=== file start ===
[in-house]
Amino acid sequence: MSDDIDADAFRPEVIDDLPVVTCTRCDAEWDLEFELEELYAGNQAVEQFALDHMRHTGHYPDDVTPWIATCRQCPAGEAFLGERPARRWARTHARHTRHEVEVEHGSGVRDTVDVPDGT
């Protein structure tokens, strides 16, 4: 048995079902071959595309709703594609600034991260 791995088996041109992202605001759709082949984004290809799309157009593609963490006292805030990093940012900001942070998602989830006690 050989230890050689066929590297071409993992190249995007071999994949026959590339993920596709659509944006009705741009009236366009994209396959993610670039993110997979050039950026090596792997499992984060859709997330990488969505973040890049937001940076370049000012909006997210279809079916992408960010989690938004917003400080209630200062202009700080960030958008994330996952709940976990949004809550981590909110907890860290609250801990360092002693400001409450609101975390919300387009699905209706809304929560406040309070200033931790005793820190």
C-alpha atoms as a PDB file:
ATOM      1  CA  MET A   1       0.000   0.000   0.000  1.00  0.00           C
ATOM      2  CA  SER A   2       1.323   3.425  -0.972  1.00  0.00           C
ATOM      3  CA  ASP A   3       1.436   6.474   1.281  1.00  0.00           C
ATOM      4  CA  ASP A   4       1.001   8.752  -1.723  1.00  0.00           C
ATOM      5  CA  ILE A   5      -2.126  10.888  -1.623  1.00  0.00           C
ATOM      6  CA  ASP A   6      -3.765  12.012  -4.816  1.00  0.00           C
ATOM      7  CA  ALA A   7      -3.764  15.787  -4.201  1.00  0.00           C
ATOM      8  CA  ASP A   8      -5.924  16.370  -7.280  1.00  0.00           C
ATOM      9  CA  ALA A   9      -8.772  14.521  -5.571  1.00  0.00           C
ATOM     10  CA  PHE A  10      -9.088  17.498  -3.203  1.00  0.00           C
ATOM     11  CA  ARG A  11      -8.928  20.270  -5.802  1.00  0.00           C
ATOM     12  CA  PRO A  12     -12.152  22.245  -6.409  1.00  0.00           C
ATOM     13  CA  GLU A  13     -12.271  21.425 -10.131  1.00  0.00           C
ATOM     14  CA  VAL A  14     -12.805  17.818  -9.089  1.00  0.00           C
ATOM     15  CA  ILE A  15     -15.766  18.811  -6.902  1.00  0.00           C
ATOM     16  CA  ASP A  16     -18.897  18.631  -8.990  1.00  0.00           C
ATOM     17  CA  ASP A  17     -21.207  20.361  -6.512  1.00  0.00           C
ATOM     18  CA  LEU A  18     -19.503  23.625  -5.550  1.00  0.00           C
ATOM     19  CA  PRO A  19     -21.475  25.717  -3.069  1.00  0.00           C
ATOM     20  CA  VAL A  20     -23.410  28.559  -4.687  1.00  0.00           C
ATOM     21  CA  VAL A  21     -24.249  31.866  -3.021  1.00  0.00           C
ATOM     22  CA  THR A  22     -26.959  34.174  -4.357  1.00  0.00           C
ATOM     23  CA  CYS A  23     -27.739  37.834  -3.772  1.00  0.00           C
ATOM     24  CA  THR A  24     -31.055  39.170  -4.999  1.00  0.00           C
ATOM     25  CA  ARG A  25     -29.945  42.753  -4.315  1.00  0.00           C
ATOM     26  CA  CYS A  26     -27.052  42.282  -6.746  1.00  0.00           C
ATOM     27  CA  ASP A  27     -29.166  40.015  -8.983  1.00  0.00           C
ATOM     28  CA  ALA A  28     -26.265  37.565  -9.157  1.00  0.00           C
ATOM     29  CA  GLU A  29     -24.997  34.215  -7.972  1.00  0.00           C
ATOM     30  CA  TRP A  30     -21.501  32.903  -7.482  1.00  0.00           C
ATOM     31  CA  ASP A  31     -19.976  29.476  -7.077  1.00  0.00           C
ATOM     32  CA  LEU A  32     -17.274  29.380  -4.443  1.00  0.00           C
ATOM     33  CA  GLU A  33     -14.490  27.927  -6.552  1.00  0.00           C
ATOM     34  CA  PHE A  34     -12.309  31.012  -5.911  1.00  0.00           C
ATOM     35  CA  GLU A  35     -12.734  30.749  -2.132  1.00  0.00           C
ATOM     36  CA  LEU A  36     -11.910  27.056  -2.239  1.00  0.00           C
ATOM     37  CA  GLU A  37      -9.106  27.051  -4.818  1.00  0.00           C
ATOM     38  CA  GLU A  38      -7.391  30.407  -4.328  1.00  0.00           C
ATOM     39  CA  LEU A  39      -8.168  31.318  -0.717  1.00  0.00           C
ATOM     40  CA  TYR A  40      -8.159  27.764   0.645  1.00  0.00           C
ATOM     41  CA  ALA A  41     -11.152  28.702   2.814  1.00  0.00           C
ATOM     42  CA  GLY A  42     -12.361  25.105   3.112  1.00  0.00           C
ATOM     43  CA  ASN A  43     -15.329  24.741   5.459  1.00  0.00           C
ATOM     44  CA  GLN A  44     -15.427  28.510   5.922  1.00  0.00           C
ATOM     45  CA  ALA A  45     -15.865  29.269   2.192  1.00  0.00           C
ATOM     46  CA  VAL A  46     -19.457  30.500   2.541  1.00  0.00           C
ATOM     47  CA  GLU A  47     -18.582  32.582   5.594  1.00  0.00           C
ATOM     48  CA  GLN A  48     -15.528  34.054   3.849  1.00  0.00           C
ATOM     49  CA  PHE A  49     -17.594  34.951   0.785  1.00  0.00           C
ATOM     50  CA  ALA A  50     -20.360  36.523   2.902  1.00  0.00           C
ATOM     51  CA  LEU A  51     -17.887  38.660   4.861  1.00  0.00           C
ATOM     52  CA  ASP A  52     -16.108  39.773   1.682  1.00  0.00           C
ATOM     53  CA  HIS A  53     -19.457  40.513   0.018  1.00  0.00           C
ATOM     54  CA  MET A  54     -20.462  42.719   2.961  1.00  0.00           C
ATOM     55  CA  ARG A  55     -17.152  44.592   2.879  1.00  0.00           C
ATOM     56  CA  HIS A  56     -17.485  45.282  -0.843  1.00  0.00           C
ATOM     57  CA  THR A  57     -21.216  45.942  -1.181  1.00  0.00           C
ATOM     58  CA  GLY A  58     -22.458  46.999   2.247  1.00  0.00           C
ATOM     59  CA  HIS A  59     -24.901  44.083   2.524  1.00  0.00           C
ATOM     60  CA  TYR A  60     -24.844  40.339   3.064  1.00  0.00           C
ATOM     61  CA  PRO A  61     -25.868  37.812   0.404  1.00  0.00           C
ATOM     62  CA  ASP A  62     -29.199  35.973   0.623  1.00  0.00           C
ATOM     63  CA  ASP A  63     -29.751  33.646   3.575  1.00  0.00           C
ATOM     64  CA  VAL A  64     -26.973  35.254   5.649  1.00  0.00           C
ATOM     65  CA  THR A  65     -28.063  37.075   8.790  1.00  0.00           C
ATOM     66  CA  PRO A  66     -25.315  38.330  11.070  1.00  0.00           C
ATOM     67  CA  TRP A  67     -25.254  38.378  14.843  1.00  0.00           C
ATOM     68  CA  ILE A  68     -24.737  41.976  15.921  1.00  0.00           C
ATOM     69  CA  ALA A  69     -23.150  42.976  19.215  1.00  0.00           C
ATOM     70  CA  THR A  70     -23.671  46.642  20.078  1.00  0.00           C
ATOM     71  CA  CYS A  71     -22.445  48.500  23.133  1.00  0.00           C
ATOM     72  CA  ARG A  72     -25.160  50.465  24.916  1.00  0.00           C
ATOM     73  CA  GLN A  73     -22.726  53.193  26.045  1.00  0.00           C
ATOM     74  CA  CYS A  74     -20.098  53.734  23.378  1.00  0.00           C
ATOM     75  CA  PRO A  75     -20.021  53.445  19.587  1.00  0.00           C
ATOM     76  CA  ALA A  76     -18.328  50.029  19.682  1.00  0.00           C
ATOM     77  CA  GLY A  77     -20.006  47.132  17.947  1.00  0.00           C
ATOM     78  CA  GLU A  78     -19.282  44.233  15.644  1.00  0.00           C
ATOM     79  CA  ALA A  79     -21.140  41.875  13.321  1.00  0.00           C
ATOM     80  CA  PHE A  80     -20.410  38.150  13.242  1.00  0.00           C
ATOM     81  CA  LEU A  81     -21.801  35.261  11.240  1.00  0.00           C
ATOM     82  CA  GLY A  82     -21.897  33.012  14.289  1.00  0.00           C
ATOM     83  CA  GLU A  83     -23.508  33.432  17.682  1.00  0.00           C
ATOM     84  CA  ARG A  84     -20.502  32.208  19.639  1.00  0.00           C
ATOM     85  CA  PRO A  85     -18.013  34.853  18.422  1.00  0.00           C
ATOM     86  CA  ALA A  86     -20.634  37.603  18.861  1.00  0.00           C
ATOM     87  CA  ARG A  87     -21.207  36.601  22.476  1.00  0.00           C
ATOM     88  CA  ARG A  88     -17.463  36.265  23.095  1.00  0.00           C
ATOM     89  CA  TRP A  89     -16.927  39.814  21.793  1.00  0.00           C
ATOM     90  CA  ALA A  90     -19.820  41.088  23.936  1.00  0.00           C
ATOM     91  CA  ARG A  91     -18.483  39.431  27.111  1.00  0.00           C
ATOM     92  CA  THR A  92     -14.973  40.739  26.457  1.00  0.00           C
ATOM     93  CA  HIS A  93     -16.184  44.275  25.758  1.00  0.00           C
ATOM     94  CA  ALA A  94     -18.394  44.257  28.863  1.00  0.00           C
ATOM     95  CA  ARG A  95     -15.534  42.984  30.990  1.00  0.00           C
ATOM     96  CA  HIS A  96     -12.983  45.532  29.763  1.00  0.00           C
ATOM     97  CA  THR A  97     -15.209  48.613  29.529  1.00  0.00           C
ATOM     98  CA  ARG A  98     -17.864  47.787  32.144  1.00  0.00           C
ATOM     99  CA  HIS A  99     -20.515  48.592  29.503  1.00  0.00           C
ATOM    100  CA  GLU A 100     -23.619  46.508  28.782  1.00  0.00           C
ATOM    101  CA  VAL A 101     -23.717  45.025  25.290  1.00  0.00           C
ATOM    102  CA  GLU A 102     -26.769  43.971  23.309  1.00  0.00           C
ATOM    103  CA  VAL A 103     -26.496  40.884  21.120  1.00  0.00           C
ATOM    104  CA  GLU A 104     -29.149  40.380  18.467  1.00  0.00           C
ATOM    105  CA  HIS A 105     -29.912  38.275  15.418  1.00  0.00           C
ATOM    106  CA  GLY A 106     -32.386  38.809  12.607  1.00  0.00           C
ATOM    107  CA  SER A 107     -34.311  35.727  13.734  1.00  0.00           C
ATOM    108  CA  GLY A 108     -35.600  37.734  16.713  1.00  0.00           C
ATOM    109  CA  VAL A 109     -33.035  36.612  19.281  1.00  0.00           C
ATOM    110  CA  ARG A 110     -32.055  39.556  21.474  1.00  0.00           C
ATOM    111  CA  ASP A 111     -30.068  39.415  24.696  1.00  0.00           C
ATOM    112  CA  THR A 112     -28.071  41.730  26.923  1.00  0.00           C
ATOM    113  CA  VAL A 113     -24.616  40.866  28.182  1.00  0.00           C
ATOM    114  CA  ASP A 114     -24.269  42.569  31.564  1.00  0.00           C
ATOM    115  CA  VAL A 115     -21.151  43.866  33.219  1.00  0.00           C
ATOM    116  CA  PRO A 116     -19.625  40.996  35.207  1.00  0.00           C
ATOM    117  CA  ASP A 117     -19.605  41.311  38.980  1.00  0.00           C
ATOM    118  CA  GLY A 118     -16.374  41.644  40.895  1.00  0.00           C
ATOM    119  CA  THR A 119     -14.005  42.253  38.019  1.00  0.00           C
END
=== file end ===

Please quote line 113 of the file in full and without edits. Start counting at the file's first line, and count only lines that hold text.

ATOM    109  CA  VAL A 109     -33.035  36.612  19.281  1.00  0.00           C